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Astronomer, Cartographer and Naturalist of the New World

The Life and Scholarly Achievements of Georg Marggrafe (1610-1643) in Colonial Dutch Brazil. Volume 1: Life, Work and Legacy

400 pages
Amsterdam University Press
This volume, Volume 1, presents Marggrafe’s stunning biography. Volume 2 consists of a text edition of his astronomical legacy, prepared for the printing press in the 1650s, but only now finalized and published.

Georg Marggrafe (1610-1643) is today hailed as the principal author of an influential account of the natural history of Northern Brazil and as compiler of the first accurate map of the area, which is considered as one of the most elegant products of seventeenth-century Dutch cartography. But initial he had the ambition to become known in astronomy. With the support Johan Maurits van Nassau-Siegen, then governor-general of colonial Dutch Brazil, he built in Recife the first European-style astronomical observatory on the South-American continent, where he systematically charted the southern stars. He intended to supplement the famous astronomer Tycho Brahe, who charted the Northern sky half a century before. But Marggrafe’s untimely death (and the negligence of a Leiden professor) prevented the publication of his valuable observations. As a result, Marggrafe did not achieve fame in astronomy, but instead became famous for his equally remarkable other achievements.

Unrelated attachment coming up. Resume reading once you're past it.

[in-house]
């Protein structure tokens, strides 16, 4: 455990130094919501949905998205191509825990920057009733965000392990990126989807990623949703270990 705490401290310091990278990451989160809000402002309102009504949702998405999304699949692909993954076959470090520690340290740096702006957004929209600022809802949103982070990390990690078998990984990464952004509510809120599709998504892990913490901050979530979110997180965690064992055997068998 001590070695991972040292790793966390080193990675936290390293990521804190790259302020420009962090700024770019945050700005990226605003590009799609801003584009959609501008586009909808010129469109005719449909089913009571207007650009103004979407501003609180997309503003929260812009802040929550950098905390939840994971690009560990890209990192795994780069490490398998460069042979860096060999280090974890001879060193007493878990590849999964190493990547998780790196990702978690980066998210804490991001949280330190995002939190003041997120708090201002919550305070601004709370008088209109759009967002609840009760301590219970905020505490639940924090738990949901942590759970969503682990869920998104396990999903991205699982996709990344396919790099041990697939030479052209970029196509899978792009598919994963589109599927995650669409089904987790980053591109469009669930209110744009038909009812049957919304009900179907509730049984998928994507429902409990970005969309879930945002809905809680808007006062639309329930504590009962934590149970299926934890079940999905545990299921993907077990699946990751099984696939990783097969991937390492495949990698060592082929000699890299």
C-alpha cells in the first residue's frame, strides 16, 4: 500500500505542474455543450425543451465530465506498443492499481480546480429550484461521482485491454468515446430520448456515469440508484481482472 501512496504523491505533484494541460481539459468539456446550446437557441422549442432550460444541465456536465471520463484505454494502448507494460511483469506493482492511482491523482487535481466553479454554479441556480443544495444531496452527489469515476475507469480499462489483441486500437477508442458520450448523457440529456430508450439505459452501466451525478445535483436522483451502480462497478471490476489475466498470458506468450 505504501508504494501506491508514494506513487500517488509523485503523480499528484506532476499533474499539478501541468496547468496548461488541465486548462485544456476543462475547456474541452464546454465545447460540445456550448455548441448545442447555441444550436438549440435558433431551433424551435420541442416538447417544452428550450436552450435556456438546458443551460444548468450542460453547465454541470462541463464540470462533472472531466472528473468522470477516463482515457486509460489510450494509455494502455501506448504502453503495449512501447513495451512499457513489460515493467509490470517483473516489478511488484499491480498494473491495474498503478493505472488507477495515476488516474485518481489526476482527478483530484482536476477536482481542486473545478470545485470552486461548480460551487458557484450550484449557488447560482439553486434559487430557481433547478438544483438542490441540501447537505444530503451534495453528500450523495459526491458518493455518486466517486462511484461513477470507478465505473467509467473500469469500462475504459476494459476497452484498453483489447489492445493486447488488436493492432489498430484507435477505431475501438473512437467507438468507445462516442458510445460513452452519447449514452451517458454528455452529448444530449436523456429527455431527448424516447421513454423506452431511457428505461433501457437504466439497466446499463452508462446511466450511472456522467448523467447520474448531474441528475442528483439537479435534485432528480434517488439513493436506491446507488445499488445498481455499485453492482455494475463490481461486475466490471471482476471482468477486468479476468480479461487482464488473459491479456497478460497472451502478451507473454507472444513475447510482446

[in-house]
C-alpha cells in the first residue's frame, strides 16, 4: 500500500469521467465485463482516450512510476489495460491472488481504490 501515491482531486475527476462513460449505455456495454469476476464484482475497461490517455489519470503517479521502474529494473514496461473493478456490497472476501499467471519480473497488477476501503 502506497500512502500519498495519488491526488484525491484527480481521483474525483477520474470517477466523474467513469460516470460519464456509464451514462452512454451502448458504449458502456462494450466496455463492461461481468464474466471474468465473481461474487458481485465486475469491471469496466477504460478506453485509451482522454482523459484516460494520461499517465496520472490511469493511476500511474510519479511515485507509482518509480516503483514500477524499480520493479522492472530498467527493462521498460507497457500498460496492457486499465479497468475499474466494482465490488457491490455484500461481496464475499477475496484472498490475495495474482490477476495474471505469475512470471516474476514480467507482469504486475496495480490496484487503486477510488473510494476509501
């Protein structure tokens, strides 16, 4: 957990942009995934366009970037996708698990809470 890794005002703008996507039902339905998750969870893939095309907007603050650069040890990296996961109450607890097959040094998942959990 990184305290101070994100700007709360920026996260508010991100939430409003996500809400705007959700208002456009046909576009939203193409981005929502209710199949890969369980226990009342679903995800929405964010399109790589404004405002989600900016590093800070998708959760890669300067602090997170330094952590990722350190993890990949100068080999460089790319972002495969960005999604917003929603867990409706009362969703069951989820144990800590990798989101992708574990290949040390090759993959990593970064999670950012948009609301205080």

Author Bio
Dr. Huib Zuidervaart, retired senior researcher (2007-2019) at the Huygens Institute for the History of the Netherlands (KNAW). Former editor-in-chief of the Dutch Journal for the History of Science and Universities, Studium. Former book review editor of ISIS, official Journal of the History of Science Society. Dr. Oscar Matsuura is a retired professor at the University of São Paulo, remaining engaged in several projects, mainly in the History of Astronomy in Brazil.